Octavio Paz, Mexican diplomat and Nobel Prize-winning writer.

Henry Morgan, comedian, radio performer.

John Fowles, English novelist (The Collector, The French Lieutenant's Woman).

Marge Piercy, poet and novelist.

Al Gore, Vice President to President William J. Clinton (1993-2001).

Franz Joseph Haydn 
Henry Morgan

A school principal may not behave in an autocratic manner, but he or she is a prince or princess, etymologically speaking. Both have descended from the same parents: Latin prime (first) + capere (to take).

The antiquated custom of royalty, with inherited offices, divine rights, and privy purses is thankfully becoming rare. Yet they live on in the language. Things royal are big, such as a royal pain. In chemistry, we have aqua regia (literally, royal water), a highly corrosive liquid. A king's ransom is a very large sum of money. A royalty was a right granted by a king to a person or corporation, especially the right to mine an area. From there the term extended to payments made to authors, composers, etc.

This week we'll regale you with five other words tracing their lineage to royalty.

PS: If you see someone confusing the words principal and principle, cut them a little slack. The two words differ by only a letter and have the same (princely) heritage.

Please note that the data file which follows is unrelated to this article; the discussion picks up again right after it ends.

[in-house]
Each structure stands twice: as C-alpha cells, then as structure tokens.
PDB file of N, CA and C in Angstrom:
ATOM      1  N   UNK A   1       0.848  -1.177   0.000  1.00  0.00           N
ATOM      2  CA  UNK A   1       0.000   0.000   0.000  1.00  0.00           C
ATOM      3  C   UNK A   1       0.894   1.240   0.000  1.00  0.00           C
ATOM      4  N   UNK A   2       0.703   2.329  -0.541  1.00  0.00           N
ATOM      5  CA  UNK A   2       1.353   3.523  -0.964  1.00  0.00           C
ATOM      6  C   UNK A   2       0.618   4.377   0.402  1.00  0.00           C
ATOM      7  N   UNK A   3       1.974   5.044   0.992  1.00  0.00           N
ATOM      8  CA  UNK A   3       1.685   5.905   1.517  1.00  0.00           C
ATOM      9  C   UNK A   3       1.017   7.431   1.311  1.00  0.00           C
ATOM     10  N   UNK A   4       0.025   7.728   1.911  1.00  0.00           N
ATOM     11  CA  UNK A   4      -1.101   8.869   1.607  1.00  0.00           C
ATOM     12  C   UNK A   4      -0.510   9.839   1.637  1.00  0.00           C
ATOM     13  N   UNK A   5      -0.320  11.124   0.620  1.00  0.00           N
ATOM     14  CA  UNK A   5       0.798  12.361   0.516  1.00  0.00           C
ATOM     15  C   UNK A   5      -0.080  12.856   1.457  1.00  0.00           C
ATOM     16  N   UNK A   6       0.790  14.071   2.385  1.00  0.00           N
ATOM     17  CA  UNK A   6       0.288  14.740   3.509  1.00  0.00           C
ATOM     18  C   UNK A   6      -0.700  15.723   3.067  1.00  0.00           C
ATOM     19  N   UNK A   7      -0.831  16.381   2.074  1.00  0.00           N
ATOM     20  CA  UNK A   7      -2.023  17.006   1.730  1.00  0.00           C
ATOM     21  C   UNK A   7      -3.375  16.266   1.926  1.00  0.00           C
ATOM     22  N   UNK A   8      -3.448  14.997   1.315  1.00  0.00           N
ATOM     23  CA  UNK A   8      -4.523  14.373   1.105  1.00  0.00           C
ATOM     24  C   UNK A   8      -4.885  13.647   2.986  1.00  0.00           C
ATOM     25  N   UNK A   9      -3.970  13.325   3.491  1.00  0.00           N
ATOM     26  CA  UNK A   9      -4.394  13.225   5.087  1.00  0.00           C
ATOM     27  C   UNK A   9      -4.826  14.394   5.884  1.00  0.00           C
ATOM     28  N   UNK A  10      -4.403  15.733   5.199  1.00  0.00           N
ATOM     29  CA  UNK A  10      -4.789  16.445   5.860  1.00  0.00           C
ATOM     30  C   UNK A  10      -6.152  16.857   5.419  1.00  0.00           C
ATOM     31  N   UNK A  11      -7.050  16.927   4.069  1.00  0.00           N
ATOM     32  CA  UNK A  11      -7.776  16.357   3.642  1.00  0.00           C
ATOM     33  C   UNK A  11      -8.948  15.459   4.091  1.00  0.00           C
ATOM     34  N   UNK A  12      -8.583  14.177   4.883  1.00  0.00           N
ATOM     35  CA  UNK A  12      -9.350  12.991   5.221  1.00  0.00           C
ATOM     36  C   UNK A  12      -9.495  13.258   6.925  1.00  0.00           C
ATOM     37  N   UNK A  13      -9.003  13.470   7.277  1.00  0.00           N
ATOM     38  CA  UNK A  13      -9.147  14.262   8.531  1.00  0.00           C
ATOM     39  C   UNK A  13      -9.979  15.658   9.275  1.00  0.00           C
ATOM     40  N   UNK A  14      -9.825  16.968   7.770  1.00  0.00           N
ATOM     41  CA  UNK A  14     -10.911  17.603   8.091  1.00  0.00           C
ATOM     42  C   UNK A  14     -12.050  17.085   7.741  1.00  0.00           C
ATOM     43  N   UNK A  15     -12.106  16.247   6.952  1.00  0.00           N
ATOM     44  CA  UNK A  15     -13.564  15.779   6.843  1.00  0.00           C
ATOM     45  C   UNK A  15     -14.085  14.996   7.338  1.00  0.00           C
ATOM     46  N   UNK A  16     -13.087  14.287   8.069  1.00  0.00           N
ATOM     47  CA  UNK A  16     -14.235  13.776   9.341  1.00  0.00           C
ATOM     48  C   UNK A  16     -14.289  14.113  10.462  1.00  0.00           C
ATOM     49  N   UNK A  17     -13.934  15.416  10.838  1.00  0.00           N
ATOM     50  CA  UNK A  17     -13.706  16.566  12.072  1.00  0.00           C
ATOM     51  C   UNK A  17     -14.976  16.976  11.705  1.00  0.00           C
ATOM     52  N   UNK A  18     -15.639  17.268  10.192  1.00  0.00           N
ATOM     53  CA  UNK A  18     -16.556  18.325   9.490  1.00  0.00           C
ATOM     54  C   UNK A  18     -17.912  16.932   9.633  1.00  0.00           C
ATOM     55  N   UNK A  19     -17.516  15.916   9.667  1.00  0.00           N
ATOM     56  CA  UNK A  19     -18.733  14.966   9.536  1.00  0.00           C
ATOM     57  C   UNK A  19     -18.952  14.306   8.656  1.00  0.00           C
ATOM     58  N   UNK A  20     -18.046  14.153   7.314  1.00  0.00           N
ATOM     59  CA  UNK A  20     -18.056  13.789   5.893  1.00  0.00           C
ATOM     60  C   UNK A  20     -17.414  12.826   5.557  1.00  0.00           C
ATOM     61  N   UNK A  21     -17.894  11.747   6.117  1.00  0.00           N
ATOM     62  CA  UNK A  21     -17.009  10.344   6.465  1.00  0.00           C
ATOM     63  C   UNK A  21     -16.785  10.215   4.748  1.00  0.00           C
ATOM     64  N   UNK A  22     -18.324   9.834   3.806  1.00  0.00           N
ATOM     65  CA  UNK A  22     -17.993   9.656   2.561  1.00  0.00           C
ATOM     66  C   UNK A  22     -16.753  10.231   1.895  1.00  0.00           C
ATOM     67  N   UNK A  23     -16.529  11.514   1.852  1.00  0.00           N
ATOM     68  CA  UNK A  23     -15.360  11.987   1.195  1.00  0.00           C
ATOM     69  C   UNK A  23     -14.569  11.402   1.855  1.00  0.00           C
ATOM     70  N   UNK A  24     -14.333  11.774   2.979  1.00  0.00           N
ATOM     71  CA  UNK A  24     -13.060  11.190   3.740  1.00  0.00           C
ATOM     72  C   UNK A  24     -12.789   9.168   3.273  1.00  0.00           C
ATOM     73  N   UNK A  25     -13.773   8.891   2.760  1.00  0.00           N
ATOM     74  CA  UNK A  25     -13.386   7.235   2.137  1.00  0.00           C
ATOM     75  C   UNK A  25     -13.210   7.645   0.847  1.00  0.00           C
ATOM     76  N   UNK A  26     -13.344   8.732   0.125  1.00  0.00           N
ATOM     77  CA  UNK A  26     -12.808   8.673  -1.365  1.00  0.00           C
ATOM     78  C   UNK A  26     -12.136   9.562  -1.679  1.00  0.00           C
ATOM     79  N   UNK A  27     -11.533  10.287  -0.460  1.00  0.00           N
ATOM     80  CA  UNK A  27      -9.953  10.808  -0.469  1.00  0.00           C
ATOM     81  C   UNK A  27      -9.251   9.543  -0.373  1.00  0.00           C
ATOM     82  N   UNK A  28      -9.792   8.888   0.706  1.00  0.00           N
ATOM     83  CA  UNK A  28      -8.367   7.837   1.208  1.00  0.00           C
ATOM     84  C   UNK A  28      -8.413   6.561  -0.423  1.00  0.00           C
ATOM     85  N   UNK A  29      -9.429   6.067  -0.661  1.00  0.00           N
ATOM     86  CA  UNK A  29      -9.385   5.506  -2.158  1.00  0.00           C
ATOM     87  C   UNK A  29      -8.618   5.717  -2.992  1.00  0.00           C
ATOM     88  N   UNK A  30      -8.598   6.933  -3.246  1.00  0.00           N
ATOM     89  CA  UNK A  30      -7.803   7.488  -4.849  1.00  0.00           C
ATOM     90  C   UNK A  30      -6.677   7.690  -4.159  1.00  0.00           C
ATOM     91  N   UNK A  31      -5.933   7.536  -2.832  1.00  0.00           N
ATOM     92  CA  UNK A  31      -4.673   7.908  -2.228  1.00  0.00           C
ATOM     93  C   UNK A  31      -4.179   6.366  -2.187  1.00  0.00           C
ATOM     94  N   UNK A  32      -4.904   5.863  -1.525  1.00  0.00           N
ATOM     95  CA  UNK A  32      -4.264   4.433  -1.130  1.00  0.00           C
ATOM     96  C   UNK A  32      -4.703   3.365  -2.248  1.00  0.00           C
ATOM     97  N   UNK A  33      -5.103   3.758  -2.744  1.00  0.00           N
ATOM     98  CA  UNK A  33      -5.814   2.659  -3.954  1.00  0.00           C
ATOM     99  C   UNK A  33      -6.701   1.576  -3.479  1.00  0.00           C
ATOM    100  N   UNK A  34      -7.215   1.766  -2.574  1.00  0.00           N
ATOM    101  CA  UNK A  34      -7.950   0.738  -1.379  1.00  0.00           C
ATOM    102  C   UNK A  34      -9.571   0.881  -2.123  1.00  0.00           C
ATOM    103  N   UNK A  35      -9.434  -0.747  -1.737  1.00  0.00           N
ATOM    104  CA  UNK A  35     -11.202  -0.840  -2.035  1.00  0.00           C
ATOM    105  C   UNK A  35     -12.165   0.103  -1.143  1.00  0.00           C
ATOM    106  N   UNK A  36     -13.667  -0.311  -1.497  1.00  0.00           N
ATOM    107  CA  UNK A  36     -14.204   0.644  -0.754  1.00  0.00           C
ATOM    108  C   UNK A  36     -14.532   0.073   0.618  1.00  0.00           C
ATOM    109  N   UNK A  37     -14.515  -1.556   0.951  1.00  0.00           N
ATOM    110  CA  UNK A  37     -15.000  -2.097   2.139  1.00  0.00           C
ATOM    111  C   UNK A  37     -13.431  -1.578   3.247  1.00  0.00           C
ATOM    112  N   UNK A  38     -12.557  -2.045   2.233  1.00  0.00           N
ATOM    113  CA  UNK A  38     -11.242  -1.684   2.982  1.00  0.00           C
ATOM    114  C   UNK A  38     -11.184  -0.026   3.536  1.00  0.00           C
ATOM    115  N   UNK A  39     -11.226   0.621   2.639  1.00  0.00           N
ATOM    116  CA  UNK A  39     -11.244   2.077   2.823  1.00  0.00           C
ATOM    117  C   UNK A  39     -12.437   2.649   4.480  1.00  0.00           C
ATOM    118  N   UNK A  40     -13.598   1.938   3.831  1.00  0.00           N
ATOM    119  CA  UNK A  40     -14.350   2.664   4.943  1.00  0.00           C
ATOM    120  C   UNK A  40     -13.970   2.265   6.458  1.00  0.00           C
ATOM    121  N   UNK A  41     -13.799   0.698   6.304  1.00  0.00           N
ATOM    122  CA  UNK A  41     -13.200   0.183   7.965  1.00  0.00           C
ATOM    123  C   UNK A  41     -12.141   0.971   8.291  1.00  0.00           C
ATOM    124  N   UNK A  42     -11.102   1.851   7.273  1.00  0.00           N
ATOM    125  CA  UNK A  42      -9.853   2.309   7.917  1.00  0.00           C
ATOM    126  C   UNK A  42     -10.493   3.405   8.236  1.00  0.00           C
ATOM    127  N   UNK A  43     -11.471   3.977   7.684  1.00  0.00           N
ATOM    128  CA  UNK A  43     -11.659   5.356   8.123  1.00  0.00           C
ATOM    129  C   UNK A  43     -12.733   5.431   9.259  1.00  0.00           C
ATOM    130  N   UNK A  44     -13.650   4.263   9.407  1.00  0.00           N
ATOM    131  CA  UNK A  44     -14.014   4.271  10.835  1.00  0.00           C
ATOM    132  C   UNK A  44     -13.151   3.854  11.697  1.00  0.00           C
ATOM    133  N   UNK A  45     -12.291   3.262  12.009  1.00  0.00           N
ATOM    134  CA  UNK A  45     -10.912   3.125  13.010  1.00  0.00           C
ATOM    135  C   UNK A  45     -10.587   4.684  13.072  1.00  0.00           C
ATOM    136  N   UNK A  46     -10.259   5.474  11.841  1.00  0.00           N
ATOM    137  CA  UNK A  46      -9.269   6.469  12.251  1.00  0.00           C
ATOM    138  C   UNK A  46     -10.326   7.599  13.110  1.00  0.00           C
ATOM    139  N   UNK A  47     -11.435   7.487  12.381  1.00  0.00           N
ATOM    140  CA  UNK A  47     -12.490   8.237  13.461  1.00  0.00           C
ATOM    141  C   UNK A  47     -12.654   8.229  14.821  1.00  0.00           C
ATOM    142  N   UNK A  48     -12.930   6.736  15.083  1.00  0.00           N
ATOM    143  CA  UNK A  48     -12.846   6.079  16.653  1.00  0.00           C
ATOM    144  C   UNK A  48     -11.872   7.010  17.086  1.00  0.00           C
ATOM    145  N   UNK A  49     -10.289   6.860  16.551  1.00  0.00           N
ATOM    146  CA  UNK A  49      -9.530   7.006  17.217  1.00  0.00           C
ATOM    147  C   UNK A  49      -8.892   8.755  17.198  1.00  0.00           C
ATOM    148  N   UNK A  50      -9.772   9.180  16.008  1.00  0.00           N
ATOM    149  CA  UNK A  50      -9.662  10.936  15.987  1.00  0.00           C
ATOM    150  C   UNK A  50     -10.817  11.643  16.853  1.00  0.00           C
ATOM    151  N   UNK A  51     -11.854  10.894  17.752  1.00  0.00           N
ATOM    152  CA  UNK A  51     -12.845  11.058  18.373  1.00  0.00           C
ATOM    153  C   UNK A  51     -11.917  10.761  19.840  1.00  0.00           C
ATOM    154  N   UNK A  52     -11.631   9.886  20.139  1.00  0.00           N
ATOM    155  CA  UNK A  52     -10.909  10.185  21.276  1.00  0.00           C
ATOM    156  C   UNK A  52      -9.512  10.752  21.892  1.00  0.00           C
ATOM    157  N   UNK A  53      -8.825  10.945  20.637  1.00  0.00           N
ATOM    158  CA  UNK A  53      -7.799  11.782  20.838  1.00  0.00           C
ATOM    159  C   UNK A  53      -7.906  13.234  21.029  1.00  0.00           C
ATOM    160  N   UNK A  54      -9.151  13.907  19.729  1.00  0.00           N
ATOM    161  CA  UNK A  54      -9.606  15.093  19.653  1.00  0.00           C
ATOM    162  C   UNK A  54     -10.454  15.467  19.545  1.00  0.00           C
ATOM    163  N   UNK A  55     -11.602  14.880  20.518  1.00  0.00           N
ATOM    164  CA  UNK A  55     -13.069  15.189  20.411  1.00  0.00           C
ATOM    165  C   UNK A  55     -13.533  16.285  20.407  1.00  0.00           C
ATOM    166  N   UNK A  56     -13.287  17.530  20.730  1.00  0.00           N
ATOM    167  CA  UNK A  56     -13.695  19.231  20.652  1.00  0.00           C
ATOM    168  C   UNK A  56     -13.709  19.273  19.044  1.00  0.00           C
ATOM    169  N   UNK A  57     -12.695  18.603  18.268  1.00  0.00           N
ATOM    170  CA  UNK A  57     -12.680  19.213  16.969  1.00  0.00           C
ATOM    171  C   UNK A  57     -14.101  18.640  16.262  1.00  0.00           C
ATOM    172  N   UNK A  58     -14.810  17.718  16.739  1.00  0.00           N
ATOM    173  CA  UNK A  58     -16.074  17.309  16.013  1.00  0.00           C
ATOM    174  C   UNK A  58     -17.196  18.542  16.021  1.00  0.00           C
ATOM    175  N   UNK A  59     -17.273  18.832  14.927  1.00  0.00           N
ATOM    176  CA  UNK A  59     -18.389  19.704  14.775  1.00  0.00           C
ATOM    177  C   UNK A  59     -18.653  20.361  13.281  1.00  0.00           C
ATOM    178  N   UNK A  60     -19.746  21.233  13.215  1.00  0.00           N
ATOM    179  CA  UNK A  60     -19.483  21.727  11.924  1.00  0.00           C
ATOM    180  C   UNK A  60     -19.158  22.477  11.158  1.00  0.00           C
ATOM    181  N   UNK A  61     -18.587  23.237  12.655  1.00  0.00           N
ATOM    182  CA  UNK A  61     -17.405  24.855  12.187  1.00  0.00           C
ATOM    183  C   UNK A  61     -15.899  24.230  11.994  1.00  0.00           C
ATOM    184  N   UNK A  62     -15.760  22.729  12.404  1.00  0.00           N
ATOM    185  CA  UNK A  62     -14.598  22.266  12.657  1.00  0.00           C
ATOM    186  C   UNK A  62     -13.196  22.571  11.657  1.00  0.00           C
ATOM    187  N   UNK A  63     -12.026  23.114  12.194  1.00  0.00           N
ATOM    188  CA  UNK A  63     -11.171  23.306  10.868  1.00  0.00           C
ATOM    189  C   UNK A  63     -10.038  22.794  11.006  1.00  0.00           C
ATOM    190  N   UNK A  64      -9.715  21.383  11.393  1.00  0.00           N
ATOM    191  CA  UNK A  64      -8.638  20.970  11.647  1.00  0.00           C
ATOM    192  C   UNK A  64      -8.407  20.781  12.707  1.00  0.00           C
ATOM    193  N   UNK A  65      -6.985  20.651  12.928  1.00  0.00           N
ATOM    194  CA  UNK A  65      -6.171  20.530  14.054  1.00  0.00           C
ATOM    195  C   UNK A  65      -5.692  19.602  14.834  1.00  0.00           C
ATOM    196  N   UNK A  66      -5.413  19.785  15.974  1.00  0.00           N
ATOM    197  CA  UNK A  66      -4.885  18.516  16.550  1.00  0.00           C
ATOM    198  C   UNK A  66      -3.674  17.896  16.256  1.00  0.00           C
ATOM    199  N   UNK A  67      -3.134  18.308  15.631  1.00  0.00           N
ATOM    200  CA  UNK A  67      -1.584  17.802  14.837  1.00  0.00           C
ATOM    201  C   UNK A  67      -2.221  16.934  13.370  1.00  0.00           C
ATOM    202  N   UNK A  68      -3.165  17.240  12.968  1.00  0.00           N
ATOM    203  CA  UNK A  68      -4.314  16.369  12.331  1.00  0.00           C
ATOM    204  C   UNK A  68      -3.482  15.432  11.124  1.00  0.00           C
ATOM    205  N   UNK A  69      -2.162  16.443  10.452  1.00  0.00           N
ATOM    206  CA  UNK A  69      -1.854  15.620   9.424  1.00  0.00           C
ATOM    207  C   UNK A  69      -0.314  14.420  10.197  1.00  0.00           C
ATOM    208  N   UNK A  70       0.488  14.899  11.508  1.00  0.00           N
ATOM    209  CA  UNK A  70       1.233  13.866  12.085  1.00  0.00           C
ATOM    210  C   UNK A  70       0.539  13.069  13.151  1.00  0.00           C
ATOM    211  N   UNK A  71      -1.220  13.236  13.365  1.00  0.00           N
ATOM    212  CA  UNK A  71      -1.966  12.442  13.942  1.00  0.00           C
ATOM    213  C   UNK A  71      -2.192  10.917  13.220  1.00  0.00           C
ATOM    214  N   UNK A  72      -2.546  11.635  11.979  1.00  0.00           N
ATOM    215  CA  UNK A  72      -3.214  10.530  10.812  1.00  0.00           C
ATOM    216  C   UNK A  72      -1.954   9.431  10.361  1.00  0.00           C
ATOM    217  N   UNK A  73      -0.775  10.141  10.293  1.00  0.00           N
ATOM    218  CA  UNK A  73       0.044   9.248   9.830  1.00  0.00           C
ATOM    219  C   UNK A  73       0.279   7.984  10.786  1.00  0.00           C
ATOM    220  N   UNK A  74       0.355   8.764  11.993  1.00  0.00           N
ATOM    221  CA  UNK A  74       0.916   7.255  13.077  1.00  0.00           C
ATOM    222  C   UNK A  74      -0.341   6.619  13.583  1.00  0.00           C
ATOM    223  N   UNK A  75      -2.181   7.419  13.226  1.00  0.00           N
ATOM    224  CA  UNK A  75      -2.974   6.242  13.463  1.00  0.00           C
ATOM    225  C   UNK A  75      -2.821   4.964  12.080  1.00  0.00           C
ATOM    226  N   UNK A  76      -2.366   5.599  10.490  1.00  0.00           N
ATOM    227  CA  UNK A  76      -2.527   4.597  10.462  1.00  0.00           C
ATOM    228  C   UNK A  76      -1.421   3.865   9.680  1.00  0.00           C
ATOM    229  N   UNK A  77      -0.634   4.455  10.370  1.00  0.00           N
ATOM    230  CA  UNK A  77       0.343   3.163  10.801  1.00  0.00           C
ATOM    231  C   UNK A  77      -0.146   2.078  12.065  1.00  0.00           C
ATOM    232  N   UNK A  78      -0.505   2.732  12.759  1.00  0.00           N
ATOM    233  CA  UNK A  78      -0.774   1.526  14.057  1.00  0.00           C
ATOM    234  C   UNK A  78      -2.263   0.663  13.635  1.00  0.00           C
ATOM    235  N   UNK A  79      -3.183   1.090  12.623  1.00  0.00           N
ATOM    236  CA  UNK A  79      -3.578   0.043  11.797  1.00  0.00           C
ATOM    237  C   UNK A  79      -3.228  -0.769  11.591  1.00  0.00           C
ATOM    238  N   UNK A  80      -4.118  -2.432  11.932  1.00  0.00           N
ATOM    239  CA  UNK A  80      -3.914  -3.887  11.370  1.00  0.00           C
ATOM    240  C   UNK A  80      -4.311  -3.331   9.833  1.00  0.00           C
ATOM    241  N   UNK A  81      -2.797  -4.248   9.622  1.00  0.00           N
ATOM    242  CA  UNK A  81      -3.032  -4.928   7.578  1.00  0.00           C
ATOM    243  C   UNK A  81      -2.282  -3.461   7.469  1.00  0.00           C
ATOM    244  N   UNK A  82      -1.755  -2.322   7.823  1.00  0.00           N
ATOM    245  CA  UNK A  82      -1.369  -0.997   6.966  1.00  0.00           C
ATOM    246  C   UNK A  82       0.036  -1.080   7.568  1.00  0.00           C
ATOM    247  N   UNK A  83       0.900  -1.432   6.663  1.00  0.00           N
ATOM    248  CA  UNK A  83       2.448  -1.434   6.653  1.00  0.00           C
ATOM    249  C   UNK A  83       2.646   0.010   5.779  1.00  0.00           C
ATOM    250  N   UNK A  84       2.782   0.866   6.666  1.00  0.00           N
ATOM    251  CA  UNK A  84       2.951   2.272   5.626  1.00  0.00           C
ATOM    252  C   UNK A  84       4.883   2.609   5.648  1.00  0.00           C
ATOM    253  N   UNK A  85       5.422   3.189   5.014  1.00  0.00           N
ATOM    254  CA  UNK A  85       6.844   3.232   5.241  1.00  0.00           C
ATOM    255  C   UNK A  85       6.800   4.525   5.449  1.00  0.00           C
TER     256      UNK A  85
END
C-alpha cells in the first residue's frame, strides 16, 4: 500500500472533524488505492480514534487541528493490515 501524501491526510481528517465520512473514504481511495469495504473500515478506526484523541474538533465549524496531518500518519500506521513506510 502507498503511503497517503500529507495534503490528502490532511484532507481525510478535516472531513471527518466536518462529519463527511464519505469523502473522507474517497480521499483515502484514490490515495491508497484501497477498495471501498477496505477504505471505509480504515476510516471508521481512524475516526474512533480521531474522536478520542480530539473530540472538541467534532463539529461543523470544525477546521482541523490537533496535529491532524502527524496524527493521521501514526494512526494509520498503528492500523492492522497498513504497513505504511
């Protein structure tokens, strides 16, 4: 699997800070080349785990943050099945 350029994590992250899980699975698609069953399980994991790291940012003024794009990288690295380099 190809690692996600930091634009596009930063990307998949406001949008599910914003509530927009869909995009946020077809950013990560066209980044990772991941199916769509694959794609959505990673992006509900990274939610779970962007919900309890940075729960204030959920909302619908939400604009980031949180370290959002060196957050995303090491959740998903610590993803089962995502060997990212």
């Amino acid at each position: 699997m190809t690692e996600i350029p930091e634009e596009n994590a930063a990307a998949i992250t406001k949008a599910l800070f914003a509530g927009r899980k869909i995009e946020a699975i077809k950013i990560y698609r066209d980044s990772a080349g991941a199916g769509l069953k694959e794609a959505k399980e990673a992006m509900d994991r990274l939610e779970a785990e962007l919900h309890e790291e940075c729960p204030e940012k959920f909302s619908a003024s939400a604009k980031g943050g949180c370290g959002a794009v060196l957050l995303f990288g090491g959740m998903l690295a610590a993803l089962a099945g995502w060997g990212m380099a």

noun: The period between the end of a reign and the beginning of the next; a time when there is no ruler.

From Latin, from inter- (between) + regnum (reign). Ultimately from the Indo-European reg- (to move in a straight line, lead, or rule), which also gave us regime, direct, rectangle, erect, rectum, alert, source, surge, recto, prorogue, arrogate, abrogate, regent, and supererogatory. Earliest documented use: 1579.

"Janet Yellen was acting chairwoman during the weekend interregnum."
Binyamin Appelbaum; Bernanke Starts New Role as Yellen Takes Fed Helm; The New York Times; Feb 3, 2014.

Whenever anyone has offended me, I try to raise my soul so high that the offense cannot reach it. -Rene Descartes, philosopher and mathematician (1596-1650)

Today’s Recipe
March - Breakfast Foods



1 pound lasagna noodles
8 eggs
1 cup mozzarella
1 cup cheddar
1 cup ricotta

3 tablespoons butter
3 tablespoons flour
2 cups milk
1 pound raw loose breakfast sausage
1 onion
1 (14 oz) can Muir Glen diced tomatoes


  • 1 Make the sauce: Brown up the sausage and remove from the pan. In the same pan, cook the onions to lightly brown. Add in the butter and flour and stirr well, cooking for about 2 minutes. Whisk in the milk and bring to a simmer. Remove from heat and add the sausage back in. Strain the diced tomatoes and stir into the sauce.